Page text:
Published by City Farmer, Canada's Office of Urban Agriculture

Livestock Keeping in Urban Areas - Kenya

Zarina Ishani

Author of:
Scoping Study of Urban and Peri-Urban Poor Livestock Keepers in Nairobi.

Mazingira Institute
PO Box 14550 - 00800
Nairobi, Kenya
Tel: 254 20 4443229/26/19
Fax: 254 20 4444643
Mazingira Institute

Importance of livestock keeping in cities.

An activity which is vital for the survival of poor urbanites and for reduction of poverty is urban agriculture. In Kenya and in Nairobi in particular, urban agriculture which includes crop production and livestock keeping is extremely important. A study published by the Mazingira Institute in 1985, estimated that there were about 1.4 million head of livestock kept in urban areas in Kenya, the asset value was approximately Kshs. 260 million. About fifty percent of the livestock were kept by low-income households. Almost ninety percent of the households kept livestock for subsistence and the rest as an asset. Since this time, the informal settlement communities have doubled in size as has, in all likelihood, the number of livestock.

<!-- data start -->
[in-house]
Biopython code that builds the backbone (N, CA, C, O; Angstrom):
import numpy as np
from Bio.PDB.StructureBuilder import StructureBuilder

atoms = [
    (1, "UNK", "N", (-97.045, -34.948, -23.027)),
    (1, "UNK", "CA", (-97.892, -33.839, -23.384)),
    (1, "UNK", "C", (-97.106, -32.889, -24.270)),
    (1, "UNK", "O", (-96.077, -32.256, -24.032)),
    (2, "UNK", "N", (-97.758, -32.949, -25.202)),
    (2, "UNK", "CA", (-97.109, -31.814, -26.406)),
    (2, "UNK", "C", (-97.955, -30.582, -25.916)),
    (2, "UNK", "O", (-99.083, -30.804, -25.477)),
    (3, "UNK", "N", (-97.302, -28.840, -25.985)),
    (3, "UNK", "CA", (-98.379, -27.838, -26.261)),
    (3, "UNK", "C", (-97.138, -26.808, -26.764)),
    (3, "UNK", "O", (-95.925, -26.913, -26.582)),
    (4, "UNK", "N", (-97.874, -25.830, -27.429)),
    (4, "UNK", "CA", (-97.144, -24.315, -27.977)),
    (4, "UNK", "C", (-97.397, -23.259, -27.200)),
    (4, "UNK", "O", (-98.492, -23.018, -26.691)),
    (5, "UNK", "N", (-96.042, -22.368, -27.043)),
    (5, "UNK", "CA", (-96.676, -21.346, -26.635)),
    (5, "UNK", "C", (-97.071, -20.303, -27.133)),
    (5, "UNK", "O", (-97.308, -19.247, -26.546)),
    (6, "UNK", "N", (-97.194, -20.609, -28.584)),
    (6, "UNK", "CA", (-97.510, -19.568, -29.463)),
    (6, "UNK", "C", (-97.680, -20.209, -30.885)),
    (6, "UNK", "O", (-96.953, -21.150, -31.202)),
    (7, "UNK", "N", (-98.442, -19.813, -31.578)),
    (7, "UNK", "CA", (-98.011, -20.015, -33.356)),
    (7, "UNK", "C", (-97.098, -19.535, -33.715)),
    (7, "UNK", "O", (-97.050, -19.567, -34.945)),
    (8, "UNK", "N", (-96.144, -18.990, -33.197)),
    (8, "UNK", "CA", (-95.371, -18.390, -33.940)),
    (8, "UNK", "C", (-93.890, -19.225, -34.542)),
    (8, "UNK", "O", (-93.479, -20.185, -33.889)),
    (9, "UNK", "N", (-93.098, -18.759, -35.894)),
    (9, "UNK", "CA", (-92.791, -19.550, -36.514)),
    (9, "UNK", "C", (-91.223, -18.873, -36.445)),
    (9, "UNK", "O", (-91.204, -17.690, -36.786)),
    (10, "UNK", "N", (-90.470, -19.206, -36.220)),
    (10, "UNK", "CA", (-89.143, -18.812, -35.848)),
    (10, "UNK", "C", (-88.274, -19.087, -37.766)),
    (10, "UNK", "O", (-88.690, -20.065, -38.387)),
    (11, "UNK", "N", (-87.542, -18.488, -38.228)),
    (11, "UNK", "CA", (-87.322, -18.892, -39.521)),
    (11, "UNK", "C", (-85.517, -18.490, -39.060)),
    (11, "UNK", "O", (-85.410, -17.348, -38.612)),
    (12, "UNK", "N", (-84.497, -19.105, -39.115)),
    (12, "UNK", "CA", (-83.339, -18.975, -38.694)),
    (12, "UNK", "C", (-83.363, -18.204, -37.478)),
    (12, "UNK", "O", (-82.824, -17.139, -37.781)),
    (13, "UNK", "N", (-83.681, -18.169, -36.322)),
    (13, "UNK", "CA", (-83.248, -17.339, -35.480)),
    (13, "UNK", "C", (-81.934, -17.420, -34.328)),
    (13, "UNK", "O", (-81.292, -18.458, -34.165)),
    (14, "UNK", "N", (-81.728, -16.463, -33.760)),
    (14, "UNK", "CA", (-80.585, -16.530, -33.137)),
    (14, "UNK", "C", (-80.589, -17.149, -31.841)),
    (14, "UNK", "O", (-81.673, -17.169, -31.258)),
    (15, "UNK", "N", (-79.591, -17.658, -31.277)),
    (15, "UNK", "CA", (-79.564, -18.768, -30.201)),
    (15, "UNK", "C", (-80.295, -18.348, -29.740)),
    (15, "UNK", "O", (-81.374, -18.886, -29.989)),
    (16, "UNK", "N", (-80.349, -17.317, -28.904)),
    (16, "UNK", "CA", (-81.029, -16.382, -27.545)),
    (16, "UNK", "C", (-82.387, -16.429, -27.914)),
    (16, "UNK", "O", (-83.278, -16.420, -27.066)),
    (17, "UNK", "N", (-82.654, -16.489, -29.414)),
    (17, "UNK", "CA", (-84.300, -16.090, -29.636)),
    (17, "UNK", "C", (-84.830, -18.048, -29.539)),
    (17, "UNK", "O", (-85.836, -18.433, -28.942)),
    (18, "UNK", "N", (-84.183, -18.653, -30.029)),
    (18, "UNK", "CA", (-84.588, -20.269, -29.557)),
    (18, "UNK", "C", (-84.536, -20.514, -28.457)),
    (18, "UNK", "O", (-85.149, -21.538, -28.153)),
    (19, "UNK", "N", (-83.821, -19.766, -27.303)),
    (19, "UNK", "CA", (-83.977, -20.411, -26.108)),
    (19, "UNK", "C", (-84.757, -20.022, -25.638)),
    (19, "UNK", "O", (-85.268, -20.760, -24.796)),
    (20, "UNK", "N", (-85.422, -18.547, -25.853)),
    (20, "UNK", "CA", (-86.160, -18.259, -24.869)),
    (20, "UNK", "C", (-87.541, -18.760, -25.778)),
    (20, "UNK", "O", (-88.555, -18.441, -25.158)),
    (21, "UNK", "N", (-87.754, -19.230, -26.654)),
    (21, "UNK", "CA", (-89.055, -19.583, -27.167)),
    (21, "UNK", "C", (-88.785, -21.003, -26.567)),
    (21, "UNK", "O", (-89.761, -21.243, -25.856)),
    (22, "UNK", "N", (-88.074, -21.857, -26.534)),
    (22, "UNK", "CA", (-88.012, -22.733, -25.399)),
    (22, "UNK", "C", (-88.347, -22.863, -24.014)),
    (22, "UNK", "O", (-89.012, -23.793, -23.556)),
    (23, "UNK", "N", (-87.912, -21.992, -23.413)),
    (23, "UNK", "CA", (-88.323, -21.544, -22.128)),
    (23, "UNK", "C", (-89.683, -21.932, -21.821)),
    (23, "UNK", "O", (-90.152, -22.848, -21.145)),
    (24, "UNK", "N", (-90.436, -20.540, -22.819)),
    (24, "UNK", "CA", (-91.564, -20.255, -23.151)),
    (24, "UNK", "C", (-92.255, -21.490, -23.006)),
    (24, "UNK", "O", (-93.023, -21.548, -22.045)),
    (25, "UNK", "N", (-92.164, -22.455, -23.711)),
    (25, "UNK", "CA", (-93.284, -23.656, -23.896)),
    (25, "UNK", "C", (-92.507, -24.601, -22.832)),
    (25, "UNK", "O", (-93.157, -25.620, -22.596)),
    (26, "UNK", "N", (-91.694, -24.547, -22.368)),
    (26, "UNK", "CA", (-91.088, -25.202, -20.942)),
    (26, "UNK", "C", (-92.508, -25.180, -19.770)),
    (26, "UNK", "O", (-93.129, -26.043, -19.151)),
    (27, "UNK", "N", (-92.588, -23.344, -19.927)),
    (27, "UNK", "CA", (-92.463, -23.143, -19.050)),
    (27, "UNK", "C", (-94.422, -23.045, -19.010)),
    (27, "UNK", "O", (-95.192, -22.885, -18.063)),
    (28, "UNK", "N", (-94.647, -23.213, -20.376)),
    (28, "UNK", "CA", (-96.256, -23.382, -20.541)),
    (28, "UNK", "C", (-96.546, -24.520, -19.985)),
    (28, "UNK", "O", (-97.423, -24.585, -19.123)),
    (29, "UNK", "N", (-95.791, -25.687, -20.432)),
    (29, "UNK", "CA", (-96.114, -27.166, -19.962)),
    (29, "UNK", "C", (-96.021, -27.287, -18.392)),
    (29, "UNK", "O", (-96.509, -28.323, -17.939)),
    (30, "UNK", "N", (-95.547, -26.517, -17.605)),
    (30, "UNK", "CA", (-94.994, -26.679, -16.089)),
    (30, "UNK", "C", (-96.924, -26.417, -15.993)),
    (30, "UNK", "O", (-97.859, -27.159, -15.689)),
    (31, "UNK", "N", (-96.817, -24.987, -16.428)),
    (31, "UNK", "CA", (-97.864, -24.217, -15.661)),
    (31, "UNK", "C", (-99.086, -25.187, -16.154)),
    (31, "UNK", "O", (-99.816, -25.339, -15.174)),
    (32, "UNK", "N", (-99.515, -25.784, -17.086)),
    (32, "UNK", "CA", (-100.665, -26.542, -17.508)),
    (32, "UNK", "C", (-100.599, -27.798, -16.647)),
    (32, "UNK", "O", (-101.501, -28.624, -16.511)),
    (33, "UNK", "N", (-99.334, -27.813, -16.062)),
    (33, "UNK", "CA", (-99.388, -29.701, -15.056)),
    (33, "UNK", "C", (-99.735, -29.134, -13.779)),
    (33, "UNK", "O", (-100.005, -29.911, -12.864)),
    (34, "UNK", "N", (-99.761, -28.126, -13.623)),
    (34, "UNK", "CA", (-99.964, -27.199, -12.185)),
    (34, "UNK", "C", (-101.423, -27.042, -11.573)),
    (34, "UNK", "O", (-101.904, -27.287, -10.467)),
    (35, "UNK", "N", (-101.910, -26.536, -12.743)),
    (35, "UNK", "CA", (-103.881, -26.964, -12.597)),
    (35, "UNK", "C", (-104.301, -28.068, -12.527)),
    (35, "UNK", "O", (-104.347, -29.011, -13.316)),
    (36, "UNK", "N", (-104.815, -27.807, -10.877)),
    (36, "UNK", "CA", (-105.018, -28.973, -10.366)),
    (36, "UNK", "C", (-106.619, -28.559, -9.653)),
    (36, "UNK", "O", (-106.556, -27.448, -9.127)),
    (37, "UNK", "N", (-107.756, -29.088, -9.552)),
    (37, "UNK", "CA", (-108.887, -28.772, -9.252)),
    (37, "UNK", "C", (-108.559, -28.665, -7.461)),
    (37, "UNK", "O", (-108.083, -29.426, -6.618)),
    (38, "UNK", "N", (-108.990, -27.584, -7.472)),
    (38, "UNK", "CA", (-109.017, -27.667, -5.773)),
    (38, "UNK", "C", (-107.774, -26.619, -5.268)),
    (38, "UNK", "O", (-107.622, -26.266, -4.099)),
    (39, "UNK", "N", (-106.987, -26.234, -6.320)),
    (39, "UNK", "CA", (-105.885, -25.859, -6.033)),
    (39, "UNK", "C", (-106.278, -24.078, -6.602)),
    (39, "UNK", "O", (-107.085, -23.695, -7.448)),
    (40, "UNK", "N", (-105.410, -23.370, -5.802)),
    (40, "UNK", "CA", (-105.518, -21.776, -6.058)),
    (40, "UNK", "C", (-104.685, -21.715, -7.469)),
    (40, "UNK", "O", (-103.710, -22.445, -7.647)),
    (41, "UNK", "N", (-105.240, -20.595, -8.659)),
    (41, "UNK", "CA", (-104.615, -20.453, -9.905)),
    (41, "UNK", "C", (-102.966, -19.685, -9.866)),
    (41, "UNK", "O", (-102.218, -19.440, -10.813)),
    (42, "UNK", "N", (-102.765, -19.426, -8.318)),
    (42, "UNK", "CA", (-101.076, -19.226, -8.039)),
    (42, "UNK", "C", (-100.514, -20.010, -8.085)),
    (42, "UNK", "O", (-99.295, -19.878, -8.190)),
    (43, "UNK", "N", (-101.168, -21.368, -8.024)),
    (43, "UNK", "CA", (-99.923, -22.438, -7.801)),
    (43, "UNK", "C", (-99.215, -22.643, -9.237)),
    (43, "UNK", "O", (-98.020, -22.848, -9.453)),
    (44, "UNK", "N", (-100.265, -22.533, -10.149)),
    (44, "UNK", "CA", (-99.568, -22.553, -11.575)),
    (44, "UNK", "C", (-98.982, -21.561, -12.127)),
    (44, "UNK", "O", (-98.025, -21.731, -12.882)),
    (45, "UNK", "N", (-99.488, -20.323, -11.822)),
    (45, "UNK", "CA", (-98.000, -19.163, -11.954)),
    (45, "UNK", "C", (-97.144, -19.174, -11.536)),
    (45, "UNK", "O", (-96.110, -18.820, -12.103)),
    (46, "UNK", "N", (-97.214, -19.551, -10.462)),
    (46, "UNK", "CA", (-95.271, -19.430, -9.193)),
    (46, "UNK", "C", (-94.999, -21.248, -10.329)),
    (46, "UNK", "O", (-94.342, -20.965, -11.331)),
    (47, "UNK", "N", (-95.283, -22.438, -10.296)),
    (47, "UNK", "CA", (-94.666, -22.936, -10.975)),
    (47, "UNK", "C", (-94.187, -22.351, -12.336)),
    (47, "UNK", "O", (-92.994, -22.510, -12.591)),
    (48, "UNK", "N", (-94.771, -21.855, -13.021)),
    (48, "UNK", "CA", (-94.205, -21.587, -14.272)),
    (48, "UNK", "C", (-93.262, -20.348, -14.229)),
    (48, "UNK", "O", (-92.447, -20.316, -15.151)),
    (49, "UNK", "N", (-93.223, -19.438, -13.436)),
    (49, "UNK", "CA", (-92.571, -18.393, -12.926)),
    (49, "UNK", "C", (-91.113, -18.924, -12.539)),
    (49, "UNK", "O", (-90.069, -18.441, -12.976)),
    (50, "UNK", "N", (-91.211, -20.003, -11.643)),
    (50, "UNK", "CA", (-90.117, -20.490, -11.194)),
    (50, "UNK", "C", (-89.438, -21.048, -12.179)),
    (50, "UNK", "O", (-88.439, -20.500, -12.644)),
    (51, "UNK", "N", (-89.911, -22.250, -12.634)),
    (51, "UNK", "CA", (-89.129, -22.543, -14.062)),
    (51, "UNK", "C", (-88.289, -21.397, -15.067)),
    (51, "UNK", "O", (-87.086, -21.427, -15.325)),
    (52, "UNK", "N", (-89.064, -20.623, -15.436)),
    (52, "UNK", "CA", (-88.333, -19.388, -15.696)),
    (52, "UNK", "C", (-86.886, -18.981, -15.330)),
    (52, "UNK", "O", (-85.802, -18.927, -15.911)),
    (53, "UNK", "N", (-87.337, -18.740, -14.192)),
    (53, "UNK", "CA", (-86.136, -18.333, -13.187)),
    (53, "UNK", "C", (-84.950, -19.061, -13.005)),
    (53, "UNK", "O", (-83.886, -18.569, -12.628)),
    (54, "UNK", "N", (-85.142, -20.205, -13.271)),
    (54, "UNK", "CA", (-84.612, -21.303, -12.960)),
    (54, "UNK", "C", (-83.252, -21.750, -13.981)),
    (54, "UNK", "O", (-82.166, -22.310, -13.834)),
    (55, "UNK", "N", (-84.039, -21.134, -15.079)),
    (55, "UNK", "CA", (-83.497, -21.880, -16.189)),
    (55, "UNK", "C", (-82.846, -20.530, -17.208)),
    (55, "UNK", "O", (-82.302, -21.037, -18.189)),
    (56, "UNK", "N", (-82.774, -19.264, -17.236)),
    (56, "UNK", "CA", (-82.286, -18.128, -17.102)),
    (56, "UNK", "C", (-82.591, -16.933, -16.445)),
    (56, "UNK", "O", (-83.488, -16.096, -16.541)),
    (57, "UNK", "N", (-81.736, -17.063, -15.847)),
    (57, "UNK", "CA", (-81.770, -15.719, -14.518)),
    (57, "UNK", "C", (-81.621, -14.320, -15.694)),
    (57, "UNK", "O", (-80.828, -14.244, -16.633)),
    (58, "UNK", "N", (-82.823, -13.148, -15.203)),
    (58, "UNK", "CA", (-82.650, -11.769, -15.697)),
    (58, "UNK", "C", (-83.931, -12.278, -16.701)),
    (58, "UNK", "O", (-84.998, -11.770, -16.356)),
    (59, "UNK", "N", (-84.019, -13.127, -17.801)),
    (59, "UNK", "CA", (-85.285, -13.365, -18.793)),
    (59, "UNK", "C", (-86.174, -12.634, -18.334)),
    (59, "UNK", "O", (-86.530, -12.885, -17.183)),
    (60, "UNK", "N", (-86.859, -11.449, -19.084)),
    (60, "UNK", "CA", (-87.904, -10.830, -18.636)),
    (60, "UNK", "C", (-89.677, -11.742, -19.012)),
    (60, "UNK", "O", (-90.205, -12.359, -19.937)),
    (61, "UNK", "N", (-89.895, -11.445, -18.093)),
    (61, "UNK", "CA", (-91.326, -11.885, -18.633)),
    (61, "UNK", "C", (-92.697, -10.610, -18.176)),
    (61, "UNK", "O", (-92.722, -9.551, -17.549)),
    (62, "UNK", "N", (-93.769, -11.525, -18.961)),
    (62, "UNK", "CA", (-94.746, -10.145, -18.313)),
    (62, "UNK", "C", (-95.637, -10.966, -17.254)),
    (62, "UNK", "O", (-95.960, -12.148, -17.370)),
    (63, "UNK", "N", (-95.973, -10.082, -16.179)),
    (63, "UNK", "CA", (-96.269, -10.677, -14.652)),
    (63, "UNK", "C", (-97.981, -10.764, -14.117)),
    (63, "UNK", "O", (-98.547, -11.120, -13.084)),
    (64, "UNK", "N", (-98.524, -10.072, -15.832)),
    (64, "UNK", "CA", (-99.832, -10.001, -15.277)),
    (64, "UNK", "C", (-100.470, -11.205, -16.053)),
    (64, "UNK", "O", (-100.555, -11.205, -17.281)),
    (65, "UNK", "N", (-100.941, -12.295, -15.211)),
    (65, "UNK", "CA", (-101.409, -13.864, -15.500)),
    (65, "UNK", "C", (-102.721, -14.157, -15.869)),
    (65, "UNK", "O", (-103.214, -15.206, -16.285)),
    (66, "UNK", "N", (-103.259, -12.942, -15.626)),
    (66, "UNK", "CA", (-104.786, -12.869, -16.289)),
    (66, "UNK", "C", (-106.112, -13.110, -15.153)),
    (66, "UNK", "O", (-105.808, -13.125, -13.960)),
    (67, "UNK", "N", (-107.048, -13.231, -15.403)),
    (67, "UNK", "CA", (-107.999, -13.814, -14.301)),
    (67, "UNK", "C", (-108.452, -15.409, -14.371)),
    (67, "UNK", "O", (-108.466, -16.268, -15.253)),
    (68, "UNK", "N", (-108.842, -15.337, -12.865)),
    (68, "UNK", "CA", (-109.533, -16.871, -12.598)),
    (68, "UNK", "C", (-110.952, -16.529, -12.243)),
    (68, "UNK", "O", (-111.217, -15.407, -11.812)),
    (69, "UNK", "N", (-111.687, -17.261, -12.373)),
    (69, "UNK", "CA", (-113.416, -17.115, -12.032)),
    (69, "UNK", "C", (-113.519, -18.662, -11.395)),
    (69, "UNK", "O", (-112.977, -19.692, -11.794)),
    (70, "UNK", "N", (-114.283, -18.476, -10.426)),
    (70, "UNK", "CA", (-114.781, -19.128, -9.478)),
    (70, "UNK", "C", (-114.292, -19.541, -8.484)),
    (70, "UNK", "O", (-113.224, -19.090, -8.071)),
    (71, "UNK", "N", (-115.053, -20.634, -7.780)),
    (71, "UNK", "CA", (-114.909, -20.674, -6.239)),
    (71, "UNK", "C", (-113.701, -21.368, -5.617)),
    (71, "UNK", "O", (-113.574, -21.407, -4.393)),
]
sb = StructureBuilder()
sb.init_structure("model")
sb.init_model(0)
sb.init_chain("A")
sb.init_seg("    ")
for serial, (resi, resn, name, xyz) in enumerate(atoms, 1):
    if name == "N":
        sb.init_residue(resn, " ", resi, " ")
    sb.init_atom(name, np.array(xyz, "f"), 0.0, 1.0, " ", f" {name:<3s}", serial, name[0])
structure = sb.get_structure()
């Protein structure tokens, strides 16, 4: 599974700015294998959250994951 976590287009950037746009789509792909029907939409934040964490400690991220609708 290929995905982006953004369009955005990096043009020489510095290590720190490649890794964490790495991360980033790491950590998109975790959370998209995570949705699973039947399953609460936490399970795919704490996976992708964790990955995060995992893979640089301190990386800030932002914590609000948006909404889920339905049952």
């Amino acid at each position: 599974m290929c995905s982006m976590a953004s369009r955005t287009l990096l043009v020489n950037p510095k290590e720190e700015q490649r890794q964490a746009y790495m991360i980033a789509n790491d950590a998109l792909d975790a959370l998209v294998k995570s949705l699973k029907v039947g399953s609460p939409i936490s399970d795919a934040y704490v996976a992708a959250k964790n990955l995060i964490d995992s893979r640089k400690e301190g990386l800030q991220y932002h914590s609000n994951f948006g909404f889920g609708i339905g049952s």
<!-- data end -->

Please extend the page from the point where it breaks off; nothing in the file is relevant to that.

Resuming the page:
According to a recent study, conducted by Lagrotech Consultants, on livestock keeping in Kisumu a town on the shores of Lake Victoria, over seven hundred households kept grade livestock, valued at Kshs.110 million (Stg. 1 million). The economic value to individual households was approximately Kshs. 151,000 (Stg. 1,370). Cattle fetched the highest value -- over fifty percent, followed by chickens, pigs, goats and sheep. The study showed that in order of importance, the livestock keepers, rated livestock for the following reasons: as an asset, food, subsistence, income and even gifts/social status. The products consumed were meat, milk and eggs. Animal manure was used on the farms and a small amount sold. Animals also provided draught power for tillage and transport.

Livestock management